If we zoom out further, we can discover one more starting point for the album, a much earlier one. Shortly before moving to New York in 2001, Davis attended the Banff International Workshop in Jazz & Creative Music in her native Canada. There she met Malaby, who introduced her to the world of avant-garde jazz and free improvisation. He became a key mentor and collaborator after she moved to the States, but recognized from their first meeting her ability to synthesize her influences and reimagine them through her own very specialized lens.
“She asked to learn a certain piece of mine, so I showed it to the group by ear,” Malaby recalled, referring to an ensemble he was leading at the Banff Workshop. “Kris immediately got it and then turned it into something else. She’s always been able to absorb material and bring it into her own world.”
In recent years that’s led Davis to forgo, at least on record, the foundation of a steady working band in favor of project-based collaborations, a concept that’s reached a culmination on Diatom Ribbons. On 2016’s Duopoly she engaged in improvised dialogues with a variety of partners including Bill Frisell, Don Byron, Tim Berne, and Julian Lage; she focused in on one of those pairings, with fellow pianist Craig Taborn, for her followup, the mesmerizing Octopus.
Those intimate outings were preceded by Save Your Breath, featuring the eccentric octet Infrasound, which coupled the rhythm section of Davis, organist Gary Versace, guitarist Nate Radley (Davis’ husband), and drummer Jim Black with four clarinetists. Before that came Waiting for You to Grow, commemorating the birth of Davis’ son, with trio mates John Hébert and Tom Rainey; the captivating solo album Massive Threads; the vividly textured quintet session Capricorn Climber; and Union, the second album by Paradoxical Frog, Davis’ collective trio with saxophonist Ingrid Laubrock and percussionist Tyshawn Sorey.
“The thread for me has been the challenge of each project,” Davis said. “There are so many musicians in New York that it can feel like you have to specialize, just choose a direction and go deeper into that. The challenge is to reach outside of your comfort zone and the people you feel comfortable with to incorporate everything going on at that time in terms of influences.”
Davis is hoping to pass those values on to a new generation of musicians through her work at Berklee. The Institute of Jazz and Gender Justice aims to promote gender equity and inclusivity in the jazz arena. Like Carrington before her, Davis has long resisted identifying her career with her gender, avoiding “Women in Jazz” festivals or all-female ensembles.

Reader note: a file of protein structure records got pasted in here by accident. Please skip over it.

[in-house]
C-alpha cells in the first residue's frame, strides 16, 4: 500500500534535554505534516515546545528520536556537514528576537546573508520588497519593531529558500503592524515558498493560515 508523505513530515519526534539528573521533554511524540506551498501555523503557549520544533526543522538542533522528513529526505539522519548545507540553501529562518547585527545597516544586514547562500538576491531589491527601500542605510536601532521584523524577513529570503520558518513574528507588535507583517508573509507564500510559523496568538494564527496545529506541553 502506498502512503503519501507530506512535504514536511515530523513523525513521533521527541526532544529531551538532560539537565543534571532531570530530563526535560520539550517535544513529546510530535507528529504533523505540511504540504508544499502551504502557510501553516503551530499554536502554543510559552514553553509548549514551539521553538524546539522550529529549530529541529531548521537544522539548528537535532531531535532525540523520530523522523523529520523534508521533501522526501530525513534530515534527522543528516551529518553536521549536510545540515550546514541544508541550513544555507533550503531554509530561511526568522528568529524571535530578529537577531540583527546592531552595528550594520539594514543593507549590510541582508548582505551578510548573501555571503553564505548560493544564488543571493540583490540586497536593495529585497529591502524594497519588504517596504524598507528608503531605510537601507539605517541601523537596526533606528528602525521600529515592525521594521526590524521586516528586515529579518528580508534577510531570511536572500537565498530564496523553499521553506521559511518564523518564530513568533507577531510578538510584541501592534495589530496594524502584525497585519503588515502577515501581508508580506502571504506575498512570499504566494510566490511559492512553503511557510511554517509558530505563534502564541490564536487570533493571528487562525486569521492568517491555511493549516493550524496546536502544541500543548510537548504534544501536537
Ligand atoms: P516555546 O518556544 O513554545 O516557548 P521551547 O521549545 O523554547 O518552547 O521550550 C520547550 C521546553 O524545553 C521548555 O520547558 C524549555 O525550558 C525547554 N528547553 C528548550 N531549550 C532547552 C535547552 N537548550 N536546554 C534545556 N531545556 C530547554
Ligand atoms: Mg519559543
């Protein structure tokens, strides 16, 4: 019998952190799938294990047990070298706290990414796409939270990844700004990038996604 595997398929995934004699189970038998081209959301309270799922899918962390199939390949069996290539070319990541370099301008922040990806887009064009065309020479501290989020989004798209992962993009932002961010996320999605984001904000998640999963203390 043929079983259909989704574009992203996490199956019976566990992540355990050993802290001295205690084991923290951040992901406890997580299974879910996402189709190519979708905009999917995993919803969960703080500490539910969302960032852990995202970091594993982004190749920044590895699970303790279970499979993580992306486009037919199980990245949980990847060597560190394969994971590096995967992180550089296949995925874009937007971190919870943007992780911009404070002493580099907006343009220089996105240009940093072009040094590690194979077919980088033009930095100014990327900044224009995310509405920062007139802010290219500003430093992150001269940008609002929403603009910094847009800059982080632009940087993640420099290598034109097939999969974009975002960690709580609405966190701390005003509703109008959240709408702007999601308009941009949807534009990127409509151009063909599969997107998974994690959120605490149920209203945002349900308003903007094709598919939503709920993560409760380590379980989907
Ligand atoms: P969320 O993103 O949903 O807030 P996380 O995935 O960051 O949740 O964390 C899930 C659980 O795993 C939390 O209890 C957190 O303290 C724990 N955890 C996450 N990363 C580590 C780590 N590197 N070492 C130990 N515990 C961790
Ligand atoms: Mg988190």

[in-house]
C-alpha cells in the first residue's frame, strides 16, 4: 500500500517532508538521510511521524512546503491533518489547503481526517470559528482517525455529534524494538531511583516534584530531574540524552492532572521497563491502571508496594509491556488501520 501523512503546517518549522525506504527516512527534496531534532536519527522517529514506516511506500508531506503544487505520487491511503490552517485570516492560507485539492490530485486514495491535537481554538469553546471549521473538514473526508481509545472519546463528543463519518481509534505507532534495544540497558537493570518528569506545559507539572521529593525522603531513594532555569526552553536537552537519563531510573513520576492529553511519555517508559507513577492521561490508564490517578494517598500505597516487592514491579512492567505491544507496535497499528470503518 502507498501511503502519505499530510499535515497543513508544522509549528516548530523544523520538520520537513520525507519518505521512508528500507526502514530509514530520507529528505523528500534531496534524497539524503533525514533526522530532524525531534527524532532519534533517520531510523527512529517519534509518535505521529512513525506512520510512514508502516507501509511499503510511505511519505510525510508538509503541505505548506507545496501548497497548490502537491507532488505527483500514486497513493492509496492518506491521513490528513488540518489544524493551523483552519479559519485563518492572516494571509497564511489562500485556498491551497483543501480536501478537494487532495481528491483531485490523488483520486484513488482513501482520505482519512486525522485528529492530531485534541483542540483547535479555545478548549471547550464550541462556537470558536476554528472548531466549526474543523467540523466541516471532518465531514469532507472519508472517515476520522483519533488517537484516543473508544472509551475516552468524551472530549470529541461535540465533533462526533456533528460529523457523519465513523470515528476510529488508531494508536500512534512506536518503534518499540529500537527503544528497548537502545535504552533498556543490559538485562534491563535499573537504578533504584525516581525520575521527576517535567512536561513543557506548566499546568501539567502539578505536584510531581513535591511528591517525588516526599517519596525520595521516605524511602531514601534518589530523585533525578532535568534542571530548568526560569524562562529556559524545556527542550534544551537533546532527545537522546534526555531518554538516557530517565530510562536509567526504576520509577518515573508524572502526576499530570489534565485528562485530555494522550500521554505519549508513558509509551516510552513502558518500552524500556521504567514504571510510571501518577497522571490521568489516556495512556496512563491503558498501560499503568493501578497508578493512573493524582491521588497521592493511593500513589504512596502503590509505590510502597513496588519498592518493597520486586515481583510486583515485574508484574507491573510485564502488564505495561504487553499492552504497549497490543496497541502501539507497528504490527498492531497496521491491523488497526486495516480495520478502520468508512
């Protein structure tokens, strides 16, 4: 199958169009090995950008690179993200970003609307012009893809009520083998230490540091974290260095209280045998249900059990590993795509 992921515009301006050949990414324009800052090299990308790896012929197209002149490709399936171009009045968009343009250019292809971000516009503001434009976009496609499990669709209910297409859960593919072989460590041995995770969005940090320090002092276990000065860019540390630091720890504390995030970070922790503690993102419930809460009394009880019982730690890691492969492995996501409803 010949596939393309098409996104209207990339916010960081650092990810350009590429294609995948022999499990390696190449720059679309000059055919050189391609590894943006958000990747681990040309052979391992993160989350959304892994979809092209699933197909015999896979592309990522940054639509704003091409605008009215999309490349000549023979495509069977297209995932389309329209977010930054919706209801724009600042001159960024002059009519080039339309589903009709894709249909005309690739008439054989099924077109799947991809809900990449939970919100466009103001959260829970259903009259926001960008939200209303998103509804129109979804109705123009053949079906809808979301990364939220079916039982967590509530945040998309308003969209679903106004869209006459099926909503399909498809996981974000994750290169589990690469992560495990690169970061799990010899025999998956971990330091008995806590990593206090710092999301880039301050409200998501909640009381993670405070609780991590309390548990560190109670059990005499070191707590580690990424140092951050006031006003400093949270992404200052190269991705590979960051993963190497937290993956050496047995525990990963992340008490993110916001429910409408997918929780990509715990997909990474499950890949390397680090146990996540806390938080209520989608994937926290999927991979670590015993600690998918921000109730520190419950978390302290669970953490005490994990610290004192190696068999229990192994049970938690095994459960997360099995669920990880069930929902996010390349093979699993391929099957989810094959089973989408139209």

She even remembered an initial reluctance to meet Laubrock, who has since become one of her most important collaborators and closest friends; the two have a new duo album set for release on Intakt in 2020. When Laubrock originally moved to the city, Davis resisted calls from male collaborators like Malaby and Rainey to play with this newcomer.
“I was like, ‘Oh god, they want me to play with a girl,’” Davis laughed. “So I reluctantly asked her to come over and play, and I set up a session with Tyshawn. We improvised for an hour and I just remember thinking, ‘Holy shit. This is really cool.’ Ingrid is so unique, and we all became dear friends right after the session. It’s funny how that works with music. Forget your biases and try some things. Every time I do that, I’m never disappointed.”
The aftereffects linger, even this long into her career. Despite the exciting possibilities offered by her collaboration with Carrington and Jeanty, Davis briefly hesitated to continue with them as her core trio for fear that their lack of Y chromosomes would influence others’ perception of the group. “I was slightly worried that we were going to be pigeonholed,” she said.
“It just creeps in. It’s the right thing for the music, but there was a little moment there of ‘How is this going to be taken?’ As I’m getting older I’m seeing the bigger picture: I know my music’s solid, so I’m not having any kind of crisis about gender relating to the music for myself. But I do see in my students so many women coming up and asking how to navigate it all.”
“Forget your biases and try some things. Every time I do that, I’m never disappointed.”
Davis also brings a unique stylistic perspective to the Berklee faculty, which is far more focused on the straight-ahead path than on the avant-garde. In addition to her work with the Institute, she’ll lead a free improvisation ensemble and a composition ensemble. She sees the pursuits as inextricably linked, as the creative music world proved to be more accepting in the early stages of her career than the more traditional jazz field.
“The straight-ahead scene was more difficult,” Davis recalled. “The improvised scene is just different. There’s more gender balance and more diversity. In a way I feel like I’ve benefited from that, which is something that I want to pass on as I contribute my ideas to the Institute.”
“Berklee could use more musicians and artists like Kris,” said Carrington. “She’s the perfect person to help with my goal of inviting more women into the music that didn’t necessarily come up studying the language of jazz and embracing them as improvisers.”
Forming human connections has become central to Davis’ career, whether as an educator, a composer, or an improviser. The unexpected chemistries and surprise discoveries that can arise from new relationships are what seem to thrill her in every aspect of her work.
“We’re drawn to the people that are like us,” she concluded. “That’s what human beings do. But that’s not necessarily good for the music.”